20 Interesting Facts About Sugar Gliders

  1. Sugar gliders are small, nocturnal marsupials of the possum family. They are named so because of their gliding ability and fondness for sweet foods.
  2. Sugar gliders are one of the three living gliding mammals besides flying squirrels and colugos (flying lemurs). These marsupials can catch flying insects while gliding.
  3. A soft membrane between the front and back legs acts like a parachute in sugar gliders. It assists the animal in gliding up to half the length of a soccer pitch (around 165 feet) in a single leap. The sugar glider controls the direction of this long glide through its bushy tail, which performs the function of a rudder.
  4. Sugar gliders are present in New Guinea (Indonesia and Papua New Guinea) and Australia, where they are the most common and widely spread Australian gliders. Their habitat includes woodlands, open forests, and wet forests.
  5. Sugar gliders are native to mainland Australia but were introduced to Tasmania from Victoria during the early 1800s. However, these mammals have proved to be an invasive species here and are responsible for destroying 79% of nests and 65% of breeding females of swift parrots annually. It is a critically endangered parrot of southeastern Australia that breeds only in Tasmania. (Source)
  6. Sugar gliders and flying squirrels look identical and can glide through trees. Both are nocturnal and have big eyes for better night vision. However, they are entirely different animals, mainly due to their reproductive methods. Sugar gliders are marsupials that keep their newborn in the pouch while flying squirrels are placental mammals that develop inside the mother’s body before birth.
  7. Sugar gliders have a mutually beneficial relationship with the native eucalyptus tree. They get shelter and food (sap and insects) from this tree. These marsupials also protect this woodland tree as each family consumes nearly 200 kg of Christmas beetles, a dangerous pest on eucalypt trees, annually. (Source
    Drawing of two sugar gliders on a eucalyptus tree
    Sugar gliders protect eucalyptus from pests

  8. Sugar gliders were once considered “least concern” due to their healthy population and wide range. However, a study in 2020 divided them into three distinct species: sugar gliders, savanna gliders, and Krefft’s gliders. According to the new distribution, sugar gliders are limited to the coastal region (east of the Great Dividing Range) in southeastern Australia, while the savanna and Krefft’s gliders are predominant in the northern and eastern parts of Australia. This discovery has made the conservation status of sugar gliders questionable because they live in tree hollows and face frequent bushfires. (Source)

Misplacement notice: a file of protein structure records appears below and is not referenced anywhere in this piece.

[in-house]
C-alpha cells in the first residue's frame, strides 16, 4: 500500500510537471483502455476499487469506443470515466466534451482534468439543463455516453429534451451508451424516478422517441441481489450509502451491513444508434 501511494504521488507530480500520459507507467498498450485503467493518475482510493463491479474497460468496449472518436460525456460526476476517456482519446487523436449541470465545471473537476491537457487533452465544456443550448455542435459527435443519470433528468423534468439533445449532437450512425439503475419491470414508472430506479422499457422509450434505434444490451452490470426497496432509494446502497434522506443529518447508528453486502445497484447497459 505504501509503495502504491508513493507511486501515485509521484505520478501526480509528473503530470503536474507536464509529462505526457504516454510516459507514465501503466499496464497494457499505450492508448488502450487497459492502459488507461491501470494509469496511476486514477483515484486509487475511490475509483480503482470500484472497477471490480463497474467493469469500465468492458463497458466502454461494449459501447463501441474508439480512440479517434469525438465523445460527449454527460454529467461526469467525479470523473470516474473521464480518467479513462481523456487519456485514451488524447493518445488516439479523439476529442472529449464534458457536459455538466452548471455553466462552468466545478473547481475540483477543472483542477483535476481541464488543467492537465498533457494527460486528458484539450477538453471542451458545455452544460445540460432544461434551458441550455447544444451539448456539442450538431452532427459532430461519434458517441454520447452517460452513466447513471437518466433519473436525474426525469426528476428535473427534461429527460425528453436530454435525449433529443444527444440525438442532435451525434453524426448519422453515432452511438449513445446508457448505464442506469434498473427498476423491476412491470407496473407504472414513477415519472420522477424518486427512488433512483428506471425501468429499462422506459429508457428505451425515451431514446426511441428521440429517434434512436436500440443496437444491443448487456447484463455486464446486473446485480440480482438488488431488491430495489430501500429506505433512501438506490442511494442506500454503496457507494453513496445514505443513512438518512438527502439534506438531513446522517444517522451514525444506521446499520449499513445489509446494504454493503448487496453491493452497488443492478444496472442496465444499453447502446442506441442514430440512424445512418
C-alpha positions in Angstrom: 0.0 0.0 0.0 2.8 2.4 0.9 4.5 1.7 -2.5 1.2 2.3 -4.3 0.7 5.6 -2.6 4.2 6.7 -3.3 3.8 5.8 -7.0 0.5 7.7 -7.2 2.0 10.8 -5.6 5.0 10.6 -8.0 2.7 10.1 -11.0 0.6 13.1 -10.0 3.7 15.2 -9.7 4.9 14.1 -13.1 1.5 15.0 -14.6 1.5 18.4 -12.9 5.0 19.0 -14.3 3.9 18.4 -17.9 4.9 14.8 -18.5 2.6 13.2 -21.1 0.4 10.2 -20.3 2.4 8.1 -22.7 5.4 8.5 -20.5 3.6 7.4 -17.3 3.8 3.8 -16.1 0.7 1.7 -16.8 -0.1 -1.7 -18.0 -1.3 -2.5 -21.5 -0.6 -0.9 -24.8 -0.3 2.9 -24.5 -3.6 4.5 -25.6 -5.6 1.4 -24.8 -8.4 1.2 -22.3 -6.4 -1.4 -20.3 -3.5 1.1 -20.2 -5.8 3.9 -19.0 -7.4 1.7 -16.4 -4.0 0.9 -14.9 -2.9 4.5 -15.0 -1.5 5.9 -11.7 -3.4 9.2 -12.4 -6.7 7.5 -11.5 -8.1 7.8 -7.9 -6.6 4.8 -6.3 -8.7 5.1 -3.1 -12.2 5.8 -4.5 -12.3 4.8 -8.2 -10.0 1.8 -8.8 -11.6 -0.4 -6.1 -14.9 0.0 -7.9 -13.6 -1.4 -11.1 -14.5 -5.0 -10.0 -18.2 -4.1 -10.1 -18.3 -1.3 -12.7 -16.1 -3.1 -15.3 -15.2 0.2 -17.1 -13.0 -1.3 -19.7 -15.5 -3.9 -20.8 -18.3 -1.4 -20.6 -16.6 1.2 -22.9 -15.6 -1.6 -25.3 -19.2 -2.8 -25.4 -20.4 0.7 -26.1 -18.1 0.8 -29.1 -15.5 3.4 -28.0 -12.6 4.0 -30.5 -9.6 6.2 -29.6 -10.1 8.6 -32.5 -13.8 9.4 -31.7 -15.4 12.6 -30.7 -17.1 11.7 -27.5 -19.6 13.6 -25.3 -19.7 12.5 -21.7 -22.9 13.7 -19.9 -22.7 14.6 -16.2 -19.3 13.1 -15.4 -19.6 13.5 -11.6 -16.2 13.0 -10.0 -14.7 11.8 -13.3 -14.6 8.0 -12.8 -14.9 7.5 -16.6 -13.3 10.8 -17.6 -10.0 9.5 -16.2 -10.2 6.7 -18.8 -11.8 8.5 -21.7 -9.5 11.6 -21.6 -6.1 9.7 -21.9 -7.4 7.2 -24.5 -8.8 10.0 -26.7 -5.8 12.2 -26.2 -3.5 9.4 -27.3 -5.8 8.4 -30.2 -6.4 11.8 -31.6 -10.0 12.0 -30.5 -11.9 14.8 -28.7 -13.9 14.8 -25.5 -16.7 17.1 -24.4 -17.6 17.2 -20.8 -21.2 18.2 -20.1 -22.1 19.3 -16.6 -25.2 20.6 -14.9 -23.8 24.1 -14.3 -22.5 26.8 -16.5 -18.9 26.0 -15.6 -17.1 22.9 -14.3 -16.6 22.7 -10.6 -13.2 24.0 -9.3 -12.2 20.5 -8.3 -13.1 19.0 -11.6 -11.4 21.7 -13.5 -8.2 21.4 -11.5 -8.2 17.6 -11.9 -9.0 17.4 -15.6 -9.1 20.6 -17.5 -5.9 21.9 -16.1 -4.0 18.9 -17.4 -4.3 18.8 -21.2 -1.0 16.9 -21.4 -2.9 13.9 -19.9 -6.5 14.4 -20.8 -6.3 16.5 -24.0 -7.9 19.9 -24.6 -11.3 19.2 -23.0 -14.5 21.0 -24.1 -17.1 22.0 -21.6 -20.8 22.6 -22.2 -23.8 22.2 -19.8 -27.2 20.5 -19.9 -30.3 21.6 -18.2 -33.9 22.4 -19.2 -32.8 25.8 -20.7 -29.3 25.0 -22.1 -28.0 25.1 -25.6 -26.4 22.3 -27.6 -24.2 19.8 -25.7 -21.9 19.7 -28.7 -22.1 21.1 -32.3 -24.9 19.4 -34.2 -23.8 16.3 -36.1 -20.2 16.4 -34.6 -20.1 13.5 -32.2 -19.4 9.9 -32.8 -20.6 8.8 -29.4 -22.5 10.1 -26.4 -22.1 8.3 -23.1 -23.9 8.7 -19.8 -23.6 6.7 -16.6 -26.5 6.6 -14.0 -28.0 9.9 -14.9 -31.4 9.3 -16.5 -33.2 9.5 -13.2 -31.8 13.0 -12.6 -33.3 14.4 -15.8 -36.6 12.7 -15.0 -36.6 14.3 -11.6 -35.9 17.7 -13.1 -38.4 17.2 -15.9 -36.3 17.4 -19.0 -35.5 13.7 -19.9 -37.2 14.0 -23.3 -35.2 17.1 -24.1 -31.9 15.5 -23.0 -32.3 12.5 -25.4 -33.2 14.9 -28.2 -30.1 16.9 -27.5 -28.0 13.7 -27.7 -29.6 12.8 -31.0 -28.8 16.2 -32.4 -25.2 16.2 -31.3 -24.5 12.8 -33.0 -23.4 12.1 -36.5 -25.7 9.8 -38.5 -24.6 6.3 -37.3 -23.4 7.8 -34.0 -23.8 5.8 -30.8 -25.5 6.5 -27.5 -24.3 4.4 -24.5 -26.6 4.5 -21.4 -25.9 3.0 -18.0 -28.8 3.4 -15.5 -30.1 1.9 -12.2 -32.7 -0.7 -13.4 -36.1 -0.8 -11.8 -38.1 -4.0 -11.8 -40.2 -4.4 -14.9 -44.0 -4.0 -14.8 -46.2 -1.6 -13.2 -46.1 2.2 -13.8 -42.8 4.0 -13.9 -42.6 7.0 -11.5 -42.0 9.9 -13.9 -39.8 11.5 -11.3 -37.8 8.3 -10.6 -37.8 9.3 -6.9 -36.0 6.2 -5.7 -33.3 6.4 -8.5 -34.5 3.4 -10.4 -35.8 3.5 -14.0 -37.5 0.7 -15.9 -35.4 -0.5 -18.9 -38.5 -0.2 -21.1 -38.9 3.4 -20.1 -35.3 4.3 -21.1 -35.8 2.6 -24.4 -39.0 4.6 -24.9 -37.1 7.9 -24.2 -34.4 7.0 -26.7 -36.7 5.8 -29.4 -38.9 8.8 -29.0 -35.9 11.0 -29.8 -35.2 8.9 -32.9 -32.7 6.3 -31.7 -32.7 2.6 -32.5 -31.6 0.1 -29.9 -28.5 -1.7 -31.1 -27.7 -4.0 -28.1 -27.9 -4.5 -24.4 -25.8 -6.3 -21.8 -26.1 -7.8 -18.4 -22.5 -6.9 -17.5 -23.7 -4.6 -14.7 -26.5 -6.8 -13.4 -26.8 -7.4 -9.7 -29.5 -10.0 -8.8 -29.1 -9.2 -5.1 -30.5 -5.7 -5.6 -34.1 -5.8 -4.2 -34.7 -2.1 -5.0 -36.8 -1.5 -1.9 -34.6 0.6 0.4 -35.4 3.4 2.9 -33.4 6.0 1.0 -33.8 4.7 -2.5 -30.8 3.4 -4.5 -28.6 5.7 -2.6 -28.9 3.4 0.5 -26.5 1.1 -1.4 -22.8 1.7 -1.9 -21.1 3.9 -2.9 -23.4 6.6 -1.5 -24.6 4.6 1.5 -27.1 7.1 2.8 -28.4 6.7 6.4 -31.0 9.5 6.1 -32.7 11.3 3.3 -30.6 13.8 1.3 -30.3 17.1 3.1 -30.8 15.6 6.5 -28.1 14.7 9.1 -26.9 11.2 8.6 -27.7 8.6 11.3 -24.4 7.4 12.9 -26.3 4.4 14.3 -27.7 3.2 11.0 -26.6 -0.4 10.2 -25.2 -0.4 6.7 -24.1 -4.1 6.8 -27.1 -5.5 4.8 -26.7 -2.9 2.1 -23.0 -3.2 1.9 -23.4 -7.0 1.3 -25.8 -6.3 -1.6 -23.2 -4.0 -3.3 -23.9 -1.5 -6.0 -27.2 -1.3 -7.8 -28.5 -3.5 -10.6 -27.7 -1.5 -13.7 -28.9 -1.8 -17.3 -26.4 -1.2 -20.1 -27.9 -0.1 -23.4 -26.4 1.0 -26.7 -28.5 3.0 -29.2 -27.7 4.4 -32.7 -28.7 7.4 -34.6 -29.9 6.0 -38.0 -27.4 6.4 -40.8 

9. Sugar gliders generally have grey fur and white underbellies that provide camouflage against arboreal (tree-dwelling) and ground predators. They usually have black stripes on their head.
  10. Sugar gliders communicate and identify each other using the secretion of scent glands on their skin. Females have scent glands in their pouch. These mammals also use urine to mark their territory.
  11. Sugar gliders produce several sounds for various purposes. These include crying (when separated from cage mates), purring (when feeling content), singing (by females with young), crabbing (angry), barking, etc.
  12. The lifespan for sugar gliders is 3 to 9 years in the wild, while they can live for 10 to 15 years in captivity, depending on their care. The oldest known sugar glider lived for over 17 years.
  13. Winter temperatures can fall below freezing in some parts of their range. In these circumstances, sugar gliders keep themselves warm by sleeping huddled together. They may also enter torpor, a short hibernation-like state, to conserve energy during winter. The average torpor duration in sugar gliders is nearly 7 hours in captivity and 13 hours in the wild.
  14. Female sugar gliders give birth to one or two babies, joeys, after a gestation period of 15 to 17 days at least once a year. Babies remain in the pouch for 70 days and stay with their mothers for up to 10 months.
  15. Sugar gliders are omnivorous animals. Their diet includes insects, arachnids, nectar, pollen, sap, gum, honeydew (a sugary substance on plants excreted by aphids or fungus), etc. The diet changes according to season as insects are generally available during spring and summer. They may also take part in the pollination of native Australian flowering plants.
  16. Several body parts assist sugar gliders in getting and digesting this wide range of food. They chew the bark of a tree using their long lower incisors, while their elongated fourth digit assists in extracting insects from narrow openings. Their large caecum assists in digesting complex carbohydrates present in gum.
  17. Sugar gliders are social animals that live in colonies of six to ten adults. Two dominant males mark the territory (up to 1 hectare) and other members of the colony with secretion from scent glands.
  18. Sugar gliders secrete a white, oily substance with an odor of sour fruit from their paracloacal glands. It happens when the animal urinates, defecates, or is frightened.
  19. Observations have proved male parental care in both captive and wild sugar gliders. Male caring protects the young from hypothermia when the mother forages. (Source)
  20. Sugar gliders remain very clean and odorless in normal conditions due to their grooming habits. The odor from pet animals is from urine in and around their cage. Keeping them clean in captivity prevents unsanitary conditions and skin infections. Otherwise, they start excessive grooming that can result in self-mutilation and fur pulling.

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